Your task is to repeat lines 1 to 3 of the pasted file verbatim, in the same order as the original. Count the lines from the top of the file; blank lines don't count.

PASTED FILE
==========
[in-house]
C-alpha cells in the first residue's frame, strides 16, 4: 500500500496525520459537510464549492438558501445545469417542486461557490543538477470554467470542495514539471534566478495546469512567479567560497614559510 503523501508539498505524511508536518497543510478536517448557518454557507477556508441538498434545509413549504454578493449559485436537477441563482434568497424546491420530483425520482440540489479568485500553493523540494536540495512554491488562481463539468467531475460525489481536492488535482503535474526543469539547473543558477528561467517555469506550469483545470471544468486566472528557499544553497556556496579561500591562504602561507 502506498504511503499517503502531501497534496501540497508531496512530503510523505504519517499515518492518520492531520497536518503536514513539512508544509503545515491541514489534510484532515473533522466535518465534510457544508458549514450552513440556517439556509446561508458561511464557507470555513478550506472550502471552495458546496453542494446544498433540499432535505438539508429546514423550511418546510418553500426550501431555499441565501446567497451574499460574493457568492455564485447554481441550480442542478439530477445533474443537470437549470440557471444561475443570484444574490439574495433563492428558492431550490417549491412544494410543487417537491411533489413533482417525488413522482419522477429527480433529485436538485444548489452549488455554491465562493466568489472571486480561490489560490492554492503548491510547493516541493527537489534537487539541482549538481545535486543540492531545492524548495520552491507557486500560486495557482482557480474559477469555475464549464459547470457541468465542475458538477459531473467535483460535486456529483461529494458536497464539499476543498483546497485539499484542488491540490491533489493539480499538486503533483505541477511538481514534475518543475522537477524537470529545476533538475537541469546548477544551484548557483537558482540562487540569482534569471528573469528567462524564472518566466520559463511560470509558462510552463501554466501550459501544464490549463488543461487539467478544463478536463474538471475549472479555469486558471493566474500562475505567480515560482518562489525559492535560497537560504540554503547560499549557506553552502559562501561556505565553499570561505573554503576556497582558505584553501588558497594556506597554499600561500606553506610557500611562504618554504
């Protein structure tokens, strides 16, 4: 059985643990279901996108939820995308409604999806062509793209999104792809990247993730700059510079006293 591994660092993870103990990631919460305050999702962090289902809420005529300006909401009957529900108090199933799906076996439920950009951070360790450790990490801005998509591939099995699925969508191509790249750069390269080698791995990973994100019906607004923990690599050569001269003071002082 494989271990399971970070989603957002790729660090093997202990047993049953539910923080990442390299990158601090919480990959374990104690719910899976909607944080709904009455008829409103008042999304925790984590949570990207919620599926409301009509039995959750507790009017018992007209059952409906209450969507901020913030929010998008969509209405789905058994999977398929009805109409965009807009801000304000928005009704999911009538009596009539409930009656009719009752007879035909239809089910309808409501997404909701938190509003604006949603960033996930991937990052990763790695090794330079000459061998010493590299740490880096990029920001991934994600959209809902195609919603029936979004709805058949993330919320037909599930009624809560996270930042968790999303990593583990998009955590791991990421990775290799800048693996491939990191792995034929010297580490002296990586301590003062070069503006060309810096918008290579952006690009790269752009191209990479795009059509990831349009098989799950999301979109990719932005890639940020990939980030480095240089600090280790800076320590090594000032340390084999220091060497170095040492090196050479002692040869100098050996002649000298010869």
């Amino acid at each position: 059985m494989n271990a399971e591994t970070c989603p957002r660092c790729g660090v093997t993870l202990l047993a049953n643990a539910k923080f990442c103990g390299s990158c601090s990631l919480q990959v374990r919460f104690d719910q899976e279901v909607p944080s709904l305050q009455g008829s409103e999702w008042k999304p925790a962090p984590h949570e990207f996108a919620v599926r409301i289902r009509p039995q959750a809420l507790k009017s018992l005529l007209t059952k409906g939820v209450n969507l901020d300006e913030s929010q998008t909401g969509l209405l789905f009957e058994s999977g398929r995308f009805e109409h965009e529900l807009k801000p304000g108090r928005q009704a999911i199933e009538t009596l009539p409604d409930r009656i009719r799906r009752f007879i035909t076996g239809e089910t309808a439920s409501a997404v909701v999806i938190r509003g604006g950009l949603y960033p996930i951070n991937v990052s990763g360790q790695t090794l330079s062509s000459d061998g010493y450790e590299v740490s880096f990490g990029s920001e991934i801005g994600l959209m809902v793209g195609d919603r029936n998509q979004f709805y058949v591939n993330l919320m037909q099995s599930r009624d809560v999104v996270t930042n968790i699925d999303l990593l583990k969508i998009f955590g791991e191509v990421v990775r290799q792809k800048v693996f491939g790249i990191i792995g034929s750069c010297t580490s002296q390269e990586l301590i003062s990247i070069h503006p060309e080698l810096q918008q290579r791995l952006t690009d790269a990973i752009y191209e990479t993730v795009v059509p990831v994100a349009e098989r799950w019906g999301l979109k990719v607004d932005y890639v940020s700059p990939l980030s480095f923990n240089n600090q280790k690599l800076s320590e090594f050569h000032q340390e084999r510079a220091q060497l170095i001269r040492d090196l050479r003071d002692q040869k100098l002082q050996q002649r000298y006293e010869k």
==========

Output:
[in-house]
C-alpha cells in the first residue's frame, strides 16, 4: 500500500496525520459537510464549492438558501445545469417542486461557490543538477470554467470542495514539471534566478495546469512567479567560497614559510 503523501508539498505524511508536518497543510478536517448557518454557507477556508441538498434545509413549504454578493449559485436537477441563482434568497424546491420530483425520482440540489479568485500553493523540494536540495512554491488562481463539468467531475460525489481536492488535482503535474526543469539547473543558477528561467517555469506550469483545470471544468486566472528557499544553497556556496579561500591562504602561507 502506498504511503499517503502531501497534496501540497508531496512530503510523505504519517499515518492518520492531520497536518503536514513539512508544509503545515491541514489534510484532515473533522466535518465534510457544508458549514450552513440556517439556509446561508458561511464557507470555513478550506472550502471552495458546496453542494446544498433540499432535505438539508429546514423550511418546510418553500426550501431555499441565501446567497451574499460574493457568492455564485447554481441550480442542478439530477445533474443537470437549470440557471444561475443570484444574490439574495433563492428558492431550490417549491412544494410543487417537491411533489413533482417525488413522482419522477429527480433529485436538485444548489452549488455554491465562493466568489472571486480561490489560490492554492503548491510547493516541493527537489534537487539541482549538481545535486543540492531545492524548495520552491507557486500560486495557482482557480474559477469555475464549464459547470457541468465542475458538477459531473467535483460535486456529483461529494458536497464539499476543498483546497485539499484542488491540490491533489493539480499538486503533483505541477511538481514534475518543475522537477524537470529545476533538475537541469546548477544551484548557483537558482540562487540569482534569471528573469528567462524564472518566466520559463511560470509558462510552463501554466501550459501544464490549463488543461487539467478544463478536463474538471475549472479555469486558471493566474500562475505567480515560482518562489525559492535560497537560504540554503547560499549557506553552502559562501561556505565553499570561505573554503576556497582558505584553501588558497594556506597554499600561500606553506610557500611562504618554504
């Protein structure tokens, strides 16, 4: 059985643990279901996108939820995308409604999806062509793209999104792809990247993730700059510079006293 591994660092993870103990990631919460305050999702962090289902809420005529300006909401009957529900108090199933799906076996439920950009951070360790450790990490801005998509591939099995699925969508191509790249750069390269080698791995990973994100019906607004923990690599050569001269003071002082 494989271990399971970070989603957002790729660090093997202990047993049953539910923080990442390299990158601090919480990959374990104690719910899976909607944080709904009455008829409103008042999304925790984590949570990207919620599926409301009509039995959750507790009017018992007209059952409906209450969507901020913030929010998008969509209405789905058994999977398929009805109409965009807009801000304000928005009704999911009538009596009539409930009656009719009752007879035909239809089910309808409501997404909701938190509003604006949603960033996930991937990052990763790695090794330079000459061998010493590299740490880096990029920001991934994600959209809902195609919603029936979004709805058949993330919320037909599930009624809560996270930042968790999303990593583990998009955590791991990421990775290799800048693996491939990191792995034929010297580490002296990586301590003062070069503006060309810096918008290579952006690009790269752009191209990479795009059509990831349009098989799950999301979109990719932005890639940020990939980030480095240089600090280790800076320590090594000032340390084999220091060497170095040492090196050479002692040869100098050996002649000298010869």